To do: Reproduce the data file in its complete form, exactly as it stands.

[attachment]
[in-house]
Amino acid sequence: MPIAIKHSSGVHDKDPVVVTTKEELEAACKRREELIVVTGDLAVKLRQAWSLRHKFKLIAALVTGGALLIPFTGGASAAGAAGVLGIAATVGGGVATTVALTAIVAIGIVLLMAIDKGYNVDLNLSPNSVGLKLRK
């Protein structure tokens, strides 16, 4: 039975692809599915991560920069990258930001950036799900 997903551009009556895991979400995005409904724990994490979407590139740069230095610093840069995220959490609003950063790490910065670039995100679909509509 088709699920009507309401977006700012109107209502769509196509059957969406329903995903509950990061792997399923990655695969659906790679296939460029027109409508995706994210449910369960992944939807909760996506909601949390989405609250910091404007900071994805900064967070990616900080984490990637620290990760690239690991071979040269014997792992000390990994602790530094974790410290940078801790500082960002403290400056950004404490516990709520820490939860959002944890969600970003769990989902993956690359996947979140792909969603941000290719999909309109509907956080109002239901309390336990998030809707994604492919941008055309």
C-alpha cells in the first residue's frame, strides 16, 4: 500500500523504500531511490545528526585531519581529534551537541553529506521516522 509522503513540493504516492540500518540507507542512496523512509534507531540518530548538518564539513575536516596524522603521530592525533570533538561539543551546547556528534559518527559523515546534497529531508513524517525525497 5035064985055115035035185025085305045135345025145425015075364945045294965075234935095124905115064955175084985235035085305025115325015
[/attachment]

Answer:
[in-house]
Amino acid sequence: MPIAIKHSSGVHDKDPVVVTTKEELEAACKRREELIVVTGDLAVKLRQAWSLRHKFKLIAALVTGGALLIPFTGGASAAGAAGVLGIAATVGGGVATTVALTAIVAIGIVLLMAIDKGYNVDLNLSPNSVGLKLRK
């Protein structure tokens, strides 16, 4: 039975692809599915991560920069990258930001950036799900 997903551009009556895991979400995005409904724990994490979407590139740069230095610093840069995220959490609003950063790490910065670039995100679909509509 088709699920009507309401977006700012109107209502769509196509059957969406329903995903509950990061792997399923990655695969659906790679296939460029027109409508995706994210449910369960992944939807909760996506909601949390989405609250910091404007900071994805900064967070990616900080984490990637620290990760690239690991071979040269014997792992000390990994602790530094974790410290940078801790500082960002403290400056950004404490516990709520820490939860959002944890969600970003769990989902993956690359996947979140792909969603941000290719999909309109509907956080109002239901309390336990998030809707994604492919941008055309």
C-alpha cells in the first residue's frame, strides 16, 4: 500500500523504500531511490545528526585531519581529534551537541553529506521516522 509522503513540493504516492540500518540507507542512496523512509534507531540518530548538518564539513575536516596524522603521530592525533570533538561539543551546547556528534559518527559523515546534497529531508513524517525525497 5035064985055115035035185025085305045135345025145425015075364945045294965075234935095124905115064955175084985235035085305025115325015